The Future of Speech Recognition
By Beth W. Orenstein
For The Record
Vol. 28 No. 11 P. 10
From virtual assistants to ambient intelligence, the next generation of speech recognition promises to be intriguing.
Speech recognition technology has come a long way since it was introduced in the 1960s; back then, systems could only recognize digits. In the health care arena, there's no doubt that today's versions of speech recognition are "light-years" ahead of those initial models, says Joseph Desiderio, president of Voicebrook, a provider of integrated speech recognition and digital dictation solutions for automated clinical documentation.
While still not 100% error-proof, speech recognition technology is far more accurate and user-friendly than ever, says Jay Vance, CMT, CHP, AHDI-F, vice president of operations at WahlScribe, which provides tailored transcription services to hospitals, clinics, and group practices. However, the technology still has more cards to play.
Experts says future versions will offer enhanced features that will make clinicians more productive and allow them to be more patient-focused. "It is a very, very exciting time for speech recognition and related technology, especially in health care information—a ton is going on," says Peter Mahoney, senior vice president and general manager of Dragon and clinical documentation for the health care division of Nuance Communications.
Many of the improvements to speech recognition engines coincide with the growing use of EHRs. The ARRA required all public and private health care providers and other eligible professionals to adopt and demonstrate meaningful use to maintain their existing Medicaid and Medicare reimbursement levels. EHR adoption, which is already clipping along at an impressive rate, is expected to continue to grow as the penalties for providers that don't adopt the technology increase substantially through 2018.
The intent of EHRs—to make providers more efficient—is spot on, Mahoney says, "but in reality, it's gotten in the way of the practice of medicine." Physicians and other providers have become slaves to their computers because of the data they have to enter into their patients' medical records before, during, and after visits, he says. "They've become data-entry clerks, and it's pulling them away from interacting with patients," Mahoney says.
That's where speech recognition technology, as it advances in capabilities, can play a big role, he says. Speech recognition can help "turn the doctor's chair around" so he or she is facing the patient, not the computer, during encounters. "It will take a while," Mahoney says, "but you'll see it more and more over the coming years as the speech recognition industry has focused on this problem and is looking at specific applications that can help."
Still, a human element will play a key role in any future in which speech recognition dominates, says Vance, an immediate past president of the Association for Healthcare Documentation Integrity who believes that it's essential to review any technology-generated documentation before it becomes permanent in a patient's chart. He cautions that one error in an EMR can be replicated multiple times as it is shared with other physicians and hospitals.
"There's too much at stake for there not to be a process in place for medical documentation specialists to review reports for accuracy—regardless of what methods are used to document patient encounters," Vance says.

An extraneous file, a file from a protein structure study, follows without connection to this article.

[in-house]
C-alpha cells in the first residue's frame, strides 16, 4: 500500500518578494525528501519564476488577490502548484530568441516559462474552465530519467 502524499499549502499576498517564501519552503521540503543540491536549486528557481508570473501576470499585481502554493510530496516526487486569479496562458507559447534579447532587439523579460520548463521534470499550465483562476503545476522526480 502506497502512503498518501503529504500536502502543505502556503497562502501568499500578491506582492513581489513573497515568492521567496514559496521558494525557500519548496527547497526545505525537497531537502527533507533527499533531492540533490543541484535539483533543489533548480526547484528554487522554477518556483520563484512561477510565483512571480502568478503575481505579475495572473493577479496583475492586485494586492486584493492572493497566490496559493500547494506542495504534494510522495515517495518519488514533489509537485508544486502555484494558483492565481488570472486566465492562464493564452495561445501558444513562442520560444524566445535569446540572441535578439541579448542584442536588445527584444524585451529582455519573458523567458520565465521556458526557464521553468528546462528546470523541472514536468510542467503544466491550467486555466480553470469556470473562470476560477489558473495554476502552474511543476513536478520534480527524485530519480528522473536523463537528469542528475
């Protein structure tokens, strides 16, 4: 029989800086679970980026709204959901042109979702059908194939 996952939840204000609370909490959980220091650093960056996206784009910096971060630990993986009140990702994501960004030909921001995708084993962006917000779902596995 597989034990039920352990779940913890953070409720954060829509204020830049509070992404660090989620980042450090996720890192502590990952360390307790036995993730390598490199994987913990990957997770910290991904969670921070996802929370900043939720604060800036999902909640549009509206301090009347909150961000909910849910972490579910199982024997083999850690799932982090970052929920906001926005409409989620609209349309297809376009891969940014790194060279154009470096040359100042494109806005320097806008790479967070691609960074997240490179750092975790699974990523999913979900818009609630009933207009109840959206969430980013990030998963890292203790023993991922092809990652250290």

Improvements Coming to the Front End
How to deploy speech recognition basically comes down to two options: back-end and front-end. When used on the back end, provider dictation is converted into electronic text, which is then edited by a health care documentation specialist (HDS). An HDS may seek clarification or obtain missing information from the physician, who must sign the document when it is completed.
Vance believes back-end speech recognition is rather mature, with not too much on the horizon other than perhaps increased accuracy. "I can't think of too many more things that could be done feature-wise to make back-end speech recognition technology more usable," he says, noting that he has had years of personal experience working with this form of speech recognition.
However, Vance says front-end speech recognition—a version in which the physician dictates, self-edits the transcript, and signs off on it—has plenty of room for improvement. "I'm convinced," he says, "that there are people who are working on it every day, looking for ways to help that computer to become more literate and fluent in ways that can better identify and accurately reproduce human speech."
Some of the features that industry experts expect to see as front-end speech technology matures and improves include the integration of more templates, virtual assistance, and artificial intelligence. For example, Voicebrook, which serves pathology departments, is developing an add-on that allows users to call up and complete structured data templates by voice.
The ability to drive workflow with voice is a tremendous advantage in the pathology lab because pathologists and their assistants need their hands free to handle specimens, Desiderio says. Also, new compliance regulations from the College of American Pathologists (CAP) require that when a positive cancer finding is noted, the pathologist must create a cancer checklist in the patient's record, with each data element saved in a CAP-specified structure. Some of the information needed for the checklist is already in the report the pathologist is dictating. Being able to merge the two with voice commands would make workflow more natural and the entire process more efficient, Desiderio says. "This additional reporting requirement can add significant time and duplication of data already documented," he notes.